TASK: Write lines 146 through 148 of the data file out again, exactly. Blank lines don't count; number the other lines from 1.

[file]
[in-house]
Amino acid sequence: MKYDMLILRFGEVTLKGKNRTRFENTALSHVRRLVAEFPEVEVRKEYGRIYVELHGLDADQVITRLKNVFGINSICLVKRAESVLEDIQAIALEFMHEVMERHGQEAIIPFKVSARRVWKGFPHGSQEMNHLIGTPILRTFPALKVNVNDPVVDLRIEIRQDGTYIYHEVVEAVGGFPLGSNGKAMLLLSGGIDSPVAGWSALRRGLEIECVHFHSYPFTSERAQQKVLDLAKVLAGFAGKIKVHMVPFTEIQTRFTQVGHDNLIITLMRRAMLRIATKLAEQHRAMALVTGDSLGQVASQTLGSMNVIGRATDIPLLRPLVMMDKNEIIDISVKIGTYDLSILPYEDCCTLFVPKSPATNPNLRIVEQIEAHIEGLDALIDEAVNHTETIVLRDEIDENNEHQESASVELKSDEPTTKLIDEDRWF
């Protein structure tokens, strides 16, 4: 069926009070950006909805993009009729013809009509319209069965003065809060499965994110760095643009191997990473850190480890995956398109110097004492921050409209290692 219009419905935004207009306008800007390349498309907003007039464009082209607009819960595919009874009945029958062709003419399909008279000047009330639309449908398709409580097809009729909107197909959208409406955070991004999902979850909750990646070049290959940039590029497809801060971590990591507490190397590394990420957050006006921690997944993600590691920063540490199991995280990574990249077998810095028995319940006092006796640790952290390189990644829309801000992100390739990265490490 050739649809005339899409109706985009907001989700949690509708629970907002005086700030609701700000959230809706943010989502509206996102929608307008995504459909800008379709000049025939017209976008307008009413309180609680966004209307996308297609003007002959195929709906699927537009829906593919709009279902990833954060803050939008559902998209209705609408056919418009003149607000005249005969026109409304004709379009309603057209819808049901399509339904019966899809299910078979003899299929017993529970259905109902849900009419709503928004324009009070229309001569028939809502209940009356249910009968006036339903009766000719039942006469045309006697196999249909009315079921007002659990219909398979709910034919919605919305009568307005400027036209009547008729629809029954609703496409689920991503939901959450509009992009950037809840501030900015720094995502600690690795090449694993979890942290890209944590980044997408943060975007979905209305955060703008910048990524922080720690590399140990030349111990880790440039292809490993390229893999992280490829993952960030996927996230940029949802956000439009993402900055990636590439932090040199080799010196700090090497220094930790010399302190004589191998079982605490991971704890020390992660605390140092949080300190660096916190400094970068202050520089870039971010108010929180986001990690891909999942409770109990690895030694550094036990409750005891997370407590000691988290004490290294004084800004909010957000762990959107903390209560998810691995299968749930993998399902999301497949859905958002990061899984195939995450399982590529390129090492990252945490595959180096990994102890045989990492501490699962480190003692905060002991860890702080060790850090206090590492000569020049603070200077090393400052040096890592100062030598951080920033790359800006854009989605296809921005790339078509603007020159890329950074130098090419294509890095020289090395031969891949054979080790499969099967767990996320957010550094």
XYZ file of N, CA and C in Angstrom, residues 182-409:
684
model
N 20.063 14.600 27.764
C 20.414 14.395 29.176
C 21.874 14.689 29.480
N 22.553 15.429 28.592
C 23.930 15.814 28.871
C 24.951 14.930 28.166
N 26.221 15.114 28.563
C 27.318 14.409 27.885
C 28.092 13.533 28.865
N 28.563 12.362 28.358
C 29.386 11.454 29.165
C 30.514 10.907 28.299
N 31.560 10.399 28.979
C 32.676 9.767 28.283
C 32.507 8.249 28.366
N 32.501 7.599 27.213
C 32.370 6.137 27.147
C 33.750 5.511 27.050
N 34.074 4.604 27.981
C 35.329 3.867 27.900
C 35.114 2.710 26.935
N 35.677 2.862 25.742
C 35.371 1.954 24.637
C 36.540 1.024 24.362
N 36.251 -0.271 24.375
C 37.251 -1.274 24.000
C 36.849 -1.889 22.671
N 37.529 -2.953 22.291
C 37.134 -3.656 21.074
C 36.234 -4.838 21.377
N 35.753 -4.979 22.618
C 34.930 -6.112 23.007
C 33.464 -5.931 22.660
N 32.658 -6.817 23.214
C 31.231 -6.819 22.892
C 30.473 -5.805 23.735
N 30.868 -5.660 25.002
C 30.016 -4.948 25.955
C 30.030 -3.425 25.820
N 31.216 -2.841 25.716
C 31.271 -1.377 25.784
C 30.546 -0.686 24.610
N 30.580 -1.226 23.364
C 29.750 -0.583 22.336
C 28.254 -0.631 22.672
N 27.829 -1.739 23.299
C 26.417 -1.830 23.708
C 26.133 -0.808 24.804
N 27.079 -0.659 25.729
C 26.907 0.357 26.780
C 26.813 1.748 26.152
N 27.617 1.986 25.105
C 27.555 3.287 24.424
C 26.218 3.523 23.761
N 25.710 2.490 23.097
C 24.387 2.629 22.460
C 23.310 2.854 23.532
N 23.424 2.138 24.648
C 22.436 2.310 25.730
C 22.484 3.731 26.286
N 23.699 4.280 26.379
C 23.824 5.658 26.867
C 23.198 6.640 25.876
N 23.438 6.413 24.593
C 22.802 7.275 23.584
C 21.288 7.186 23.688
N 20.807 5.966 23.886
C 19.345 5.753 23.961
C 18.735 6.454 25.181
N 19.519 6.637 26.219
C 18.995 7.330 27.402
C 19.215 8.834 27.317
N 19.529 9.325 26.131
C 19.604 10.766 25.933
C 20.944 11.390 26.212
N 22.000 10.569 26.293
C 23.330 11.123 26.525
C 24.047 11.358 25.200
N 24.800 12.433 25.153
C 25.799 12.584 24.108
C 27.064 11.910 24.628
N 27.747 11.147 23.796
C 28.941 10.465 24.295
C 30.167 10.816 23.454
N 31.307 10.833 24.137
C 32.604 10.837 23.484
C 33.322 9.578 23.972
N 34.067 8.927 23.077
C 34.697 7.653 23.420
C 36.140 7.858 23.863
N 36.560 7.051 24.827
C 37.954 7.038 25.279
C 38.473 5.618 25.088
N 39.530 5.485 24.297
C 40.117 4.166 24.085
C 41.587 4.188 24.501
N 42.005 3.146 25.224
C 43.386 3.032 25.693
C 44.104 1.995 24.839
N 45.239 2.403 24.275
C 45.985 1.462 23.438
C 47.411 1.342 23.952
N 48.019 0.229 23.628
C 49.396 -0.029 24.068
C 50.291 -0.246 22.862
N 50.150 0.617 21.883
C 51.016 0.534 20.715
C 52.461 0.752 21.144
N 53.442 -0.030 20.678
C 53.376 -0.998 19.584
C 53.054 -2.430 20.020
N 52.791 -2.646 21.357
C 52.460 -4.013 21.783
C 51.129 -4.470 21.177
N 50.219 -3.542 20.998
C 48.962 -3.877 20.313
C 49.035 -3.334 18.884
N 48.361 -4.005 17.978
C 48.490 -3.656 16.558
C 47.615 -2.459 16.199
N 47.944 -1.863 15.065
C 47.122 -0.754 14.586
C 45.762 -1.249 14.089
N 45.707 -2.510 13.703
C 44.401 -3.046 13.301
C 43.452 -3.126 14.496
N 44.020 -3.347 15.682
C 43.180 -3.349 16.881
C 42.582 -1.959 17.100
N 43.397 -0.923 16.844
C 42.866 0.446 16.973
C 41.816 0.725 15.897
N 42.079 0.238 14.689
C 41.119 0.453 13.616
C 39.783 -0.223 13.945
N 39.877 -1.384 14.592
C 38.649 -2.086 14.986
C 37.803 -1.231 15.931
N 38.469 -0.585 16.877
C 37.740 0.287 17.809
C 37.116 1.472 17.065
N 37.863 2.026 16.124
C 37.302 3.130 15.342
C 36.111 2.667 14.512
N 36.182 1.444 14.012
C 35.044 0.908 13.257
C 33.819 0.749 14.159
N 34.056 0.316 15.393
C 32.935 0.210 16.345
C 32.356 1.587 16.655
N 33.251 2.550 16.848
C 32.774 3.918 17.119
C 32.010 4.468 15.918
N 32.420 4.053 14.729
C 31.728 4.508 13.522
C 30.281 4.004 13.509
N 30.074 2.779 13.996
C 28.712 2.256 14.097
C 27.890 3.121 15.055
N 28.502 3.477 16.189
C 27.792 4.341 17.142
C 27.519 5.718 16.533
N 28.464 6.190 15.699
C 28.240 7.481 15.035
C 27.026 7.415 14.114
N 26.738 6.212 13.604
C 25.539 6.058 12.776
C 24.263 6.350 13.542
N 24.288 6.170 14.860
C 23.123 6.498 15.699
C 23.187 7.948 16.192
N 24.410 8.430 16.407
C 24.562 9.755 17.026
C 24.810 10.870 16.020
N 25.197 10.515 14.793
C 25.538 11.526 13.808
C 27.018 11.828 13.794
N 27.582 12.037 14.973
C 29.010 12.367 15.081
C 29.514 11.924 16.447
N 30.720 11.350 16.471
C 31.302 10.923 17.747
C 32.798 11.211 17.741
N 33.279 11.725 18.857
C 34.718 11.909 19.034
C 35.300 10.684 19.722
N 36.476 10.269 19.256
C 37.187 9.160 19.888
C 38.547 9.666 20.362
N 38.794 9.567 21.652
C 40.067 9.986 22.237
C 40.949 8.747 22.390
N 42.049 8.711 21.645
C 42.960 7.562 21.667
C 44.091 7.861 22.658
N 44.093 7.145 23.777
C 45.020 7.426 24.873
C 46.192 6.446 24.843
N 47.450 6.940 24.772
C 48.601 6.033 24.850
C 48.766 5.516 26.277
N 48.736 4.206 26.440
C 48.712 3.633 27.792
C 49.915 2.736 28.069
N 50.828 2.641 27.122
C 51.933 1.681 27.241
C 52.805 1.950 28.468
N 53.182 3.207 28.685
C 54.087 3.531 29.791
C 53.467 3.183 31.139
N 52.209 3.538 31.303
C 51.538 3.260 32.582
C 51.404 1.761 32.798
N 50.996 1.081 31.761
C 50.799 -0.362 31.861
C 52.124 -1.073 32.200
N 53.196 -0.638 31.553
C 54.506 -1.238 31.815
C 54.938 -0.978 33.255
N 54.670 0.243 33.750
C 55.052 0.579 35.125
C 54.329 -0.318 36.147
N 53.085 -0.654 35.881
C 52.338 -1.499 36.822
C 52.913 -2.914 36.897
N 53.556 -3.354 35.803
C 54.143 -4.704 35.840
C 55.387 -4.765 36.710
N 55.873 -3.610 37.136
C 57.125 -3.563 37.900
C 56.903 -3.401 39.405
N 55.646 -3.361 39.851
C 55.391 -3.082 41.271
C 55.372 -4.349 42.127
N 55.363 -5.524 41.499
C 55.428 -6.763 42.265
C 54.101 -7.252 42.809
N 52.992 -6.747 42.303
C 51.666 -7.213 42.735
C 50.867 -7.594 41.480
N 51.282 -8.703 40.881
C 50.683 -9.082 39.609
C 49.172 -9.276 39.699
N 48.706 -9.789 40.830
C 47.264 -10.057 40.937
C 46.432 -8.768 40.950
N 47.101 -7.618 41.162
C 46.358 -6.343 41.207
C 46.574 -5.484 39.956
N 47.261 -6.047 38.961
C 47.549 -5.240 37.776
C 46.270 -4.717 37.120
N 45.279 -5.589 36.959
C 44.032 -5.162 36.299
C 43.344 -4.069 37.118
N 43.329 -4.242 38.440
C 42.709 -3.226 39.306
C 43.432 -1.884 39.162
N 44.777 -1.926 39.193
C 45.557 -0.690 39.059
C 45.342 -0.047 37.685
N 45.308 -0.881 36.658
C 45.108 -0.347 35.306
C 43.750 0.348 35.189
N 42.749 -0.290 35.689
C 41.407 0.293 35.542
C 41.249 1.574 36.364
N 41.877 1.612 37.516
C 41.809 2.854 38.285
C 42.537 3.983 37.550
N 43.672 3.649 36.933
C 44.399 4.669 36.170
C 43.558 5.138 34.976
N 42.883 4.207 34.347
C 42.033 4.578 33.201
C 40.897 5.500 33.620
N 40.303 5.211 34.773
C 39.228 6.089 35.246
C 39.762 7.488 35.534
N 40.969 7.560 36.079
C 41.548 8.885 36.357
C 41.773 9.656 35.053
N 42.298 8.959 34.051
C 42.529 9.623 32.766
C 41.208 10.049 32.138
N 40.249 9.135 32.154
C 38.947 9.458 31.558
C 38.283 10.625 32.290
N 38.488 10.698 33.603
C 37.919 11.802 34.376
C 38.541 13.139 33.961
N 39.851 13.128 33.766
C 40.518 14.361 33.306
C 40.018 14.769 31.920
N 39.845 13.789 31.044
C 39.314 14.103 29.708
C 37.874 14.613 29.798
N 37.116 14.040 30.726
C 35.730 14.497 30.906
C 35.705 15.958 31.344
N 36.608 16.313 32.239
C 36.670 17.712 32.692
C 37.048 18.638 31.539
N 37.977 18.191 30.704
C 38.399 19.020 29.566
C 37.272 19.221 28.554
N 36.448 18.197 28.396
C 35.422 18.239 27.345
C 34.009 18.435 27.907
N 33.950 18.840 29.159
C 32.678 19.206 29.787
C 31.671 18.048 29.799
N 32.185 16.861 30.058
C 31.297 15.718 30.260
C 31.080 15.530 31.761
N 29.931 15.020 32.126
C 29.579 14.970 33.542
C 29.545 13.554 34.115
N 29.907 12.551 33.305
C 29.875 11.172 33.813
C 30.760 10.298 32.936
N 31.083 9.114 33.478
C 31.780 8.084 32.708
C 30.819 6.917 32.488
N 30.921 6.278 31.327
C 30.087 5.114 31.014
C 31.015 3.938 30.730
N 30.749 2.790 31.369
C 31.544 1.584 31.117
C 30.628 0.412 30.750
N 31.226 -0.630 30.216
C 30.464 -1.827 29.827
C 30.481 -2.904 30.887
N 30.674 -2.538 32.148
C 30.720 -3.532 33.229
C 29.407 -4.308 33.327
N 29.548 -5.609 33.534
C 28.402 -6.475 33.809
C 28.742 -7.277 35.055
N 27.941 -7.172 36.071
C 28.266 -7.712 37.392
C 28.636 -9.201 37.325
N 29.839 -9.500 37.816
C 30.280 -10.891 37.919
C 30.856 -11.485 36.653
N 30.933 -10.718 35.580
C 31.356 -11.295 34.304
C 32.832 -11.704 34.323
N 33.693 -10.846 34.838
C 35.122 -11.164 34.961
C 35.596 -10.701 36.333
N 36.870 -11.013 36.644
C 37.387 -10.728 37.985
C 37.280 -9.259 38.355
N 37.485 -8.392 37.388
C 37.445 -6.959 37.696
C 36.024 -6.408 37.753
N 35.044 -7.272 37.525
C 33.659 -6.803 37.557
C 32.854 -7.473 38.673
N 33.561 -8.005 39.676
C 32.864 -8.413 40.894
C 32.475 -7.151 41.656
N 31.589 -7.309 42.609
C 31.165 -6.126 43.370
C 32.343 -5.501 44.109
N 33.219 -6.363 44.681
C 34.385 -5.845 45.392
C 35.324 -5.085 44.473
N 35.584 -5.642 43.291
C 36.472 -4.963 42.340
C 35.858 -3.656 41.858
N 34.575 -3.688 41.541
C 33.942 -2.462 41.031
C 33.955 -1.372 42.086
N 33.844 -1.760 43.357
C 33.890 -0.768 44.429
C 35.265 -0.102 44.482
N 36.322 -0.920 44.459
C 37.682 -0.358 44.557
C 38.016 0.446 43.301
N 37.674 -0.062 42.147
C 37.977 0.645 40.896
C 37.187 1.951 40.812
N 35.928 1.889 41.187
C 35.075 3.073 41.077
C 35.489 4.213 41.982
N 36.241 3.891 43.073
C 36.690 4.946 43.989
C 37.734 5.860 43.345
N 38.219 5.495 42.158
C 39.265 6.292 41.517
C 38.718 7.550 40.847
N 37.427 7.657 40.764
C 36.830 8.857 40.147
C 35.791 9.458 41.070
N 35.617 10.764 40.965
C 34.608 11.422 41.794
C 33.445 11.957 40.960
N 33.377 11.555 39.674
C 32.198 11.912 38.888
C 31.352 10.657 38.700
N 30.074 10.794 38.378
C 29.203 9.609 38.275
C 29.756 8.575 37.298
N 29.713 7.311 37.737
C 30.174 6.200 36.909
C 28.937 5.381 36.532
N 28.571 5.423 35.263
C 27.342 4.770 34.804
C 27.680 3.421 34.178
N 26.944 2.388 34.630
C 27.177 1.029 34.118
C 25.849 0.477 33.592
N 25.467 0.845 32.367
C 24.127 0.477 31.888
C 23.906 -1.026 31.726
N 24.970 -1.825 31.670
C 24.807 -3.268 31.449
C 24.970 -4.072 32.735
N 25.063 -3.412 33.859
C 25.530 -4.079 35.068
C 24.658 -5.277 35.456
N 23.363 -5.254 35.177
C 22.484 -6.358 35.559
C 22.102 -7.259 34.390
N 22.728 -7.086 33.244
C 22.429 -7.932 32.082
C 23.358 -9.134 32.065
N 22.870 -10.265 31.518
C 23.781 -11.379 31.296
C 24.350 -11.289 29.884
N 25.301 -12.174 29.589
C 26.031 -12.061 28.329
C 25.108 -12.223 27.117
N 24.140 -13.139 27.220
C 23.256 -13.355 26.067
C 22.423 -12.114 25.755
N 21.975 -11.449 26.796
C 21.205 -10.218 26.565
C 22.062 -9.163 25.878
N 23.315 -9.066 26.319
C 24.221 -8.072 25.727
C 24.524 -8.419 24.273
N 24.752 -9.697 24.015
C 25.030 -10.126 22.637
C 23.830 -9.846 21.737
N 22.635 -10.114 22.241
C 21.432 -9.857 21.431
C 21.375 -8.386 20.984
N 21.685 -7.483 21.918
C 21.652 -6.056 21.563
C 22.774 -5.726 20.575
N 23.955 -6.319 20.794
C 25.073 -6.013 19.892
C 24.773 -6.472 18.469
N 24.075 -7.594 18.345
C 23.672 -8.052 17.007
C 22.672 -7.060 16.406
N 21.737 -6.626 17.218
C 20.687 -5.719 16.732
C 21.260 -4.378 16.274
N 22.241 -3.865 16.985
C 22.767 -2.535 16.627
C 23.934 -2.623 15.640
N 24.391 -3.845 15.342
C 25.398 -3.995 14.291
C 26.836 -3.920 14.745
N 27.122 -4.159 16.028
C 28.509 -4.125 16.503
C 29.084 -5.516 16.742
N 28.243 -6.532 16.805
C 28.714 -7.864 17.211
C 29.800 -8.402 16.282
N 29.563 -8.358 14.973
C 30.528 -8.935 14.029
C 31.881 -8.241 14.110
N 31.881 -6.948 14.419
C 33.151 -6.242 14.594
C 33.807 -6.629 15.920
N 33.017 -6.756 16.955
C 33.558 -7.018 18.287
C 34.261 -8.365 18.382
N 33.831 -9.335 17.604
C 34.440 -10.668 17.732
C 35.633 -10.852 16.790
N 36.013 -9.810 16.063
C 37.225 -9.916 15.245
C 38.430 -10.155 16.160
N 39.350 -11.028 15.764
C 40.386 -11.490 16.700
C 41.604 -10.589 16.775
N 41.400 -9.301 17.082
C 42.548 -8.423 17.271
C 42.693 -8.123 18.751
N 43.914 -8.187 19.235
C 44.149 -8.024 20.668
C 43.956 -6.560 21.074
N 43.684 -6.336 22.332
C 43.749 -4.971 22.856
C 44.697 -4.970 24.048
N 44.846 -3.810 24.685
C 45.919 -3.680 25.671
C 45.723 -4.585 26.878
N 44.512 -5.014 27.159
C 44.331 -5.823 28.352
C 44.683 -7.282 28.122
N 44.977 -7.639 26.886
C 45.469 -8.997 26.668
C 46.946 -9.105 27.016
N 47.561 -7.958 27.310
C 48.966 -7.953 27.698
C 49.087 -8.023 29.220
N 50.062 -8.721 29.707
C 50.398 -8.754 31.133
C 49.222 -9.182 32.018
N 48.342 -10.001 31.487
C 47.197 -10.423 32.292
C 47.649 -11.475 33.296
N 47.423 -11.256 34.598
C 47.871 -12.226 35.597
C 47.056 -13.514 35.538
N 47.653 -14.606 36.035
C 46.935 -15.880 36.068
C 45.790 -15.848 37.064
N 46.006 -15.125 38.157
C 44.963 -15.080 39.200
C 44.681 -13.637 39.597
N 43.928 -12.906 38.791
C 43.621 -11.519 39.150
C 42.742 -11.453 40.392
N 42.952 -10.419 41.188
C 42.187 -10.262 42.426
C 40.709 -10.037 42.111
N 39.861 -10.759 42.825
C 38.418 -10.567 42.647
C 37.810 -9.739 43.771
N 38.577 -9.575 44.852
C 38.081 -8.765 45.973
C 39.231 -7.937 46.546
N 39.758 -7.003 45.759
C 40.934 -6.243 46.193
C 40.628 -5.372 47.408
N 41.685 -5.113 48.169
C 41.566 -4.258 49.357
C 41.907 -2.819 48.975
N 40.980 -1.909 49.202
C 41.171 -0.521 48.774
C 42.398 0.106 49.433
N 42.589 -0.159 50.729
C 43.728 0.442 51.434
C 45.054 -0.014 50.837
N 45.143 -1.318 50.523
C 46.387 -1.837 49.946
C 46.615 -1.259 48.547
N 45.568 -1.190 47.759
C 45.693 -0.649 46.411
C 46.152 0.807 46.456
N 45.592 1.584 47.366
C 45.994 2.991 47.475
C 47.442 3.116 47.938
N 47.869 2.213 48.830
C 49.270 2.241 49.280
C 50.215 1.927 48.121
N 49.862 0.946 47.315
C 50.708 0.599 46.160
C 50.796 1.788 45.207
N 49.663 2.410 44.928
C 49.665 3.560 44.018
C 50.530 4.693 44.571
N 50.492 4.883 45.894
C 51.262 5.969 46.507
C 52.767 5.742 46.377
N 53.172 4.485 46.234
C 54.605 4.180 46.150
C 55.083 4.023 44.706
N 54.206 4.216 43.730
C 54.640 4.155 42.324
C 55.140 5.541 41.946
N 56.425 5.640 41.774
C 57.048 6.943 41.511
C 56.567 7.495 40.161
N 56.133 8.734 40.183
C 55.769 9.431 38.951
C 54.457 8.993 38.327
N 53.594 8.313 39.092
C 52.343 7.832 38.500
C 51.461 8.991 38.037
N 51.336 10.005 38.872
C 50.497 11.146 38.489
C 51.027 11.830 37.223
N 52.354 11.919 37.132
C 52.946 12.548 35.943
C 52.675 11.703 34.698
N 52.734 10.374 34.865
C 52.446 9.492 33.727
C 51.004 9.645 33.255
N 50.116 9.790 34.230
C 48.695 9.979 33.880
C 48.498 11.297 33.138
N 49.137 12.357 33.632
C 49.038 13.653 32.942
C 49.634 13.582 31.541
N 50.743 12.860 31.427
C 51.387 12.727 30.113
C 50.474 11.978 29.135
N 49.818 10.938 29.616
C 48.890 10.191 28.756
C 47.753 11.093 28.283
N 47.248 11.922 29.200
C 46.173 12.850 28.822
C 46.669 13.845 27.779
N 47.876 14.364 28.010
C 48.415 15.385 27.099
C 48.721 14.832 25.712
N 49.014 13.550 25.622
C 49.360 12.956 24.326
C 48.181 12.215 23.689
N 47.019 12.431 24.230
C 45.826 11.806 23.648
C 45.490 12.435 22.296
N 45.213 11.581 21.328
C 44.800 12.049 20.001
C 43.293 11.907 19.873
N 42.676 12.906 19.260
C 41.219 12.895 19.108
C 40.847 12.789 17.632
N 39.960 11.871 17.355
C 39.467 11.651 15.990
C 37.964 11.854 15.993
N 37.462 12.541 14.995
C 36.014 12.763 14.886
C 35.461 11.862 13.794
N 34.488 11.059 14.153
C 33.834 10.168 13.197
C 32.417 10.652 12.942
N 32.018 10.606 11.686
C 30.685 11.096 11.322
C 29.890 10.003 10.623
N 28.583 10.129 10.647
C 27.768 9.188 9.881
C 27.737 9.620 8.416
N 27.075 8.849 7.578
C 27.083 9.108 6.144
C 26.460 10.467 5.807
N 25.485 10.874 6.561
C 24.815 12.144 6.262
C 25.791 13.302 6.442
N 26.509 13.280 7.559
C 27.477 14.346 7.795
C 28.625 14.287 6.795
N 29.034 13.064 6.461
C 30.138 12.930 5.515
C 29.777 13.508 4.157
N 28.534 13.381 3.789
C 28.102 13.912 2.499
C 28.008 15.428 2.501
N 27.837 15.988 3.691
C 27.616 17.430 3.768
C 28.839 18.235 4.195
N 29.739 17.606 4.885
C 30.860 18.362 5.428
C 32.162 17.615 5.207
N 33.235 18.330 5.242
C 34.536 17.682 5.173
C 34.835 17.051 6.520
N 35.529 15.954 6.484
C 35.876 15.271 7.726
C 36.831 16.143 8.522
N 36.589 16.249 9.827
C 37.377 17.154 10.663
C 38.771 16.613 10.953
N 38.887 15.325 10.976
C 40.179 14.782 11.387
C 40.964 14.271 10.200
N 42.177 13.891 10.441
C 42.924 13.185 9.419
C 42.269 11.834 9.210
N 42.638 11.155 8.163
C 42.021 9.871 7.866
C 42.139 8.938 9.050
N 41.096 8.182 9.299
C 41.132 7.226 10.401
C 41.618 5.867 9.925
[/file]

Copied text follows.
C 37.740 0.287 17.809
C 37.116 1.472 17.065
N 37.863 2.026 16.124